Public Release: 

Community anti-drug campaigns found ineffective

Center for Advancing Health

Broad community initiatives that use local coalitions to reduce alcohol and drug abuse are largely ineffective and may even have a negative effect for some goals, according to a new study of Robert Wood Johnson Foundation's Fighting Back campaign.

"Supporting the activities of local coalitions is both intuitively attractive (bringing the community together to address local problems) and politically popular (spreading the money around)," says Denise Hallfors, Ph.D., of the Pacific Institute for Research and Evaluation in Chapel Hill. "What is not clear is whether coalitions actually reduce substance abuse."

The federal government gave nearly half a billion dollars to local anti-drug coalitions in the 1990s and Fighting Back was the RWJF's largest-ever demonstration program.

The Fighting Back program encouraged local coalitions to design their own campaign based on local context, but required them to establish a coordinated system of public awareness, prevention, early identification and treatment across the entire community.

This study evaluated the approaches and achievements of 12 of the 14 Fighting Back communities across the country. The researchers categorized and quantified the strategies used in each community and conducted more than 12,000 telephone surveys to assess drug and alcohol use in the treatment communities compared with 29 control communities.

They found that neither community-wide strategies nor those aimed at youth reduced rates of drug or alcohol use compared with the control communities. They also found an increase in rates after implementing strategies aimed at adults. The study is published in the October issue of the American Journal of Preventive Medicine.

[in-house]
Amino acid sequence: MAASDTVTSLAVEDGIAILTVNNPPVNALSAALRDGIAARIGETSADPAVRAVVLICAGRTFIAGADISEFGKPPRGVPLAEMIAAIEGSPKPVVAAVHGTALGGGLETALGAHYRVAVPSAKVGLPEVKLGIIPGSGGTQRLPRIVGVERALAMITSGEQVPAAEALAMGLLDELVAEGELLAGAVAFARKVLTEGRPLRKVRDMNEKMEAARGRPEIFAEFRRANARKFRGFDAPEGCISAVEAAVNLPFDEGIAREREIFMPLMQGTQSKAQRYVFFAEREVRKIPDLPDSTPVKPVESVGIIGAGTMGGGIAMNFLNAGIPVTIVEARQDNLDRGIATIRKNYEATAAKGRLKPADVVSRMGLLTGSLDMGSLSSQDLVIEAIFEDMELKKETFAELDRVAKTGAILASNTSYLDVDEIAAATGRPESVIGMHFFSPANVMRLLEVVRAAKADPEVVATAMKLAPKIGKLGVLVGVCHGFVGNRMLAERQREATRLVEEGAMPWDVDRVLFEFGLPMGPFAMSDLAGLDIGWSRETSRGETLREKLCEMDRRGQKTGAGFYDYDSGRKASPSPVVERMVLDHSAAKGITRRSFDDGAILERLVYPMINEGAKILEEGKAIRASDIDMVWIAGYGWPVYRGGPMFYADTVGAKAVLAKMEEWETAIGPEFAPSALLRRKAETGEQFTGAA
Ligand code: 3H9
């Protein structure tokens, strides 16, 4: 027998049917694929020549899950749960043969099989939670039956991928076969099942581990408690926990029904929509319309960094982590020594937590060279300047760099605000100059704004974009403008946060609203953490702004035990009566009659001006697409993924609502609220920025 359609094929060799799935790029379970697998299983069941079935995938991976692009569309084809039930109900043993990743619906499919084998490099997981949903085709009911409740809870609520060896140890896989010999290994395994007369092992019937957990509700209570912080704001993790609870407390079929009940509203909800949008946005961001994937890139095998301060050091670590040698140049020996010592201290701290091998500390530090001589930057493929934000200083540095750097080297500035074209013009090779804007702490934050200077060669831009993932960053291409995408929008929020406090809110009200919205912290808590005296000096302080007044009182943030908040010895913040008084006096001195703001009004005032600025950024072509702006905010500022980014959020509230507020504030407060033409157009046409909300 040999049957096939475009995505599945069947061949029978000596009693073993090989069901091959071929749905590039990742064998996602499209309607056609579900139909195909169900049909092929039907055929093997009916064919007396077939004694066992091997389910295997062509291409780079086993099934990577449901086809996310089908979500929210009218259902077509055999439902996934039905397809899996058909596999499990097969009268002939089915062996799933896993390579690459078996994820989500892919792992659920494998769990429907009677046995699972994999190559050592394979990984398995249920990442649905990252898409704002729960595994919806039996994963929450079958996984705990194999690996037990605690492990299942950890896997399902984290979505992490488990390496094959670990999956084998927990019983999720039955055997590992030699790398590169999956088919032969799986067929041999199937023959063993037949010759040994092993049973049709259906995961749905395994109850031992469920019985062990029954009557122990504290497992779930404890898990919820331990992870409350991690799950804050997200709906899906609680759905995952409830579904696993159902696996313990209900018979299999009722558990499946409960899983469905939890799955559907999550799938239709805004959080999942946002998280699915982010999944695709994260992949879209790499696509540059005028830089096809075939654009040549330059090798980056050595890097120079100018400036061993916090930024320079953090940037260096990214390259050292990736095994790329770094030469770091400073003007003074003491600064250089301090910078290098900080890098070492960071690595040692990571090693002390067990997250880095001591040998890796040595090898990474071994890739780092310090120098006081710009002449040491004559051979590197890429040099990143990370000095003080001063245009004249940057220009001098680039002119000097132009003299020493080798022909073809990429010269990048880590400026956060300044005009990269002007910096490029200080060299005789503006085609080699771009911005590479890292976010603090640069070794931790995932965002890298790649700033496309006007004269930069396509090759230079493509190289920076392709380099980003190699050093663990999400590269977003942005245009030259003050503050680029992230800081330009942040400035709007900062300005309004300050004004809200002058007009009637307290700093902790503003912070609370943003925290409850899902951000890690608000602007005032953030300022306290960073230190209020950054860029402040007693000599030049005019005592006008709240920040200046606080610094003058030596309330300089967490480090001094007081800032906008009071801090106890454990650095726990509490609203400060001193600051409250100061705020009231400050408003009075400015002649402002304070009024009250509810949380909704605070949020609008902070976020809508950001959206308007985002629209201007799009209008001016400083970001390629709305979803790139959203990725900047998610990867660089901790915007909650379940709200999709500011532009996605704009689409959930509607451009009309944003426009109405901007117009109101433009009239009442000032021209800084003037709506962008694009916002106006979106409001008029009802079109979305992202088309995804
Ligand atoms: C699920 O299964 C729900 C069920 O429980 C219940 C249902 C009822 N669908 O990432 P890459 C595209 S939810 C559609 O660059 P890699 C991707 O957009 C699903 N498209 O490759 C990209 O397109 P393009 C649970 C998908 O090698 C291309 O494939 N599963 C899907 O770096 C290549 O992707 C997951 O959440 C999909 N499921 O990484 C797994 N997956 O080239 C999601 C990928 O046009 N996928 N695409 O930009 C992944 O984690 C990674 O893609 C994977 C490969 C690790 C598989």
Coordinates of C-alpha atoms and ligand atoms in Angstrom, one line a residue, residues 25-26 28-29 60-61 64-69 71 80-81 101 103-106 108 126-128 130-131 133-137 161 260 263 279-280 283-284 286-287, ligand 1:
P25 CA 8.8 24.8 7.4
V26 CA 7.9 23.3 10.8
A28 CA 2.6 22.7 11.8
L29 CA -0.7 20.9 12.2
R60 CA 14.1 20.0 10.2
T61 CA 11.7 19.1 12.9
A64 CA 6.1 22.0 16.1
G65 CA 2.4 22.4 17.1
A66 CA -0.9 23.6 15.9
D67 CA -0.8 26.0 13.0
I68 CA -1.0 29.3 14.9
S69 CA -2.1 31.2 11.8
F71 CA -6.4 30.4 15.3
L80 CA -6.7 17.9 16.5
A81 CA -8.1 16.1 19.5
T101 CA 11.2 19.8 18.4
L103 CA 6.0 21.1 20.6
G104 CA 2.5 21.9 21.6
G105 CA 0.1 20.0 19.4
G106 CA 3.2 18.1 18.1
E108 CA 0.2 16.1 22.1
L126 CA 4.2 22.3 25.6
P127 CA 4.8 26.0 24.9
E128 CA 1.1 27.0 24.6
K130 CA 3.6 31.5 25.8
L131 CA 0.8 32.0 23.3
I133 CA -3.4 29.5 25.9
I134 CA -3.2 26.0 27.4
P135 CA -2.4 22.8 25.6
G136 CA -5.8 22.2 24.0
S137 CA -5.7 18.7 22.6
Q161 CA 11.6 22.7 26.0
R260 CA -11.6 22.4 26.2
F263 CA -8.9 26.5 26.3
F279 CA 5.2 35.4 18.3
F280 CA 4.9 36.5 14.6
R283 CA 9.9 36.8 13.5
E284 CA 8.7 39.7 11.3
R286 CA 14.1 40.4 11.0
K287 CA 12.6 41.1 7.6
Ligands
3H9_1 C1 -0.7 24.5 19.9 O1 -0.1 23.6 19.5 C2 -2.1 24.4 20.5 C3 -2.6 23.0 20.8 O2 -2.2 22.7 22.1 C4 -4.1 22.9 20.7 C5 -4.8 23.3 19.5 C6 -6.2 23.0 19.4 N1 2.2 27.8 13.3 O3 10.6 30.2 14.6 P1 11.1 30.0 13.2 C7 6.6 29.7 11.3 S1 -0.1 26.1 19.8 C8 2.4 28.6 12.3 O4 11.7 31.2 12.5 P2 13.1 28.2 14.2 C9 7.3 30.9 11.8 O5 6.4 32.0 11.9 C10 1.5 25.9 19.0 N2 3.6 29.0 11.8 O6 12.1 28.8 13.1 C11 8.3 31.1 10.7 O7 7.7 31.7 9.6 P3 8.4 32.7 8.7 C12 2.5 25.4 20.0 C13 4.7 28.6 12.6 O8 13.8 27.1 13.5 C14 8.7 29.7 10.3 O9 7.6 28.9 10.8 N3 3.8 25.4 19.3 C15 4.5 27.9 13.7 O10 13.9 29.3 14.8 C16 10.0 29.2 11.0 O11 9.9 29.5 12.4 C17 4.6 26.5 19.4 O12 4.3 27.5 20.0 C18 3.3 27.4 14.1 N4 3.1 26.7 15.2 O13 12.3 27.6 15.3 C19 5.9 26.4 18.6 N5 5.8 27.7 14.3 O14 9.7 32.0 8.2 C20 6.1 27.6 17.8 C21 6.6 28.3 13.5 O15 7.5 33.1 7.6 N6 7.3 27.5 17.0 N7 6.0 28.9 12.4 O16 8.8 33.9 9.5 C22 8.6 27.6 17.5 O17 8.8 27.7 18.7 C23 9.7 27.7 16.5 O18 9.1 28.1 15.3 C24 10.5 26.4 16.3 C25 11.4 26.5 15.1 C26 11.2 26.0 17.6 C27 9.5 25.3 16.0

"Coalitions that were more comprehensive in their strategies did not show any superior benefit; when coalitions focused high doses of funding and staff time on specific strategies, this produced an inverse relationship with desired outcomes," the researchers write.

They laid out several reasons why these coalitions may have proven ineffective:

  • Broad goals require communities to work on many fronts at once and to have competing priorities.
  • Broad-based coalitions are expensive to maintain and may actually lead to the use of less effective strategies because of the need to acquiesce to various demands of community and coalition members. This can make it difficult to implement a cohesive and targeted program.
  • While sites were required to focus a lot of resources on public awareness strategies, there is little evidence that this approach changed either beliefs or behavior related to substance use.
  • Because community members and agencies were encouraged to try any and all new ideas, few of the strategies followed tested models of intervention.
  • Strategies may also have been poorly implemented or carried out in such a way that was unacceptable to the individuals or institutions they were supposed to change.

Despite these findings, the researchers conclude that Fighting Back holds many positive lessons for future efforts, which will also benefit from research done in the 10 years since the program was first conceptualized.

To be effective, communities need to focus on well-defined goals; continually evaluate progress toward these goals and consider environmental strategies (such as stricter sanctions for alcohol and tobacco sales to youth), instead of relying on individual or public awareness solutions.

"Rather than expecting effective programs to emerge entirely from a political process, we must continue to find a way to bridge the gap between scientific knowledge and the desire to improve one's own community," they say.

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The study was funded by the Robert Wood Johnson Foundation and the National Institute on Drug Abuse.

FOR MORE INFORMATION
Health Behavior News Service: (202) 387-2829 or www.hbns.org.
Interviews: Contact Diane Williams at (301) 755-2754 or williamd@pire.org.
American Journal of Preventive Medicine: Contact the editorial office at (619) 594-7344.

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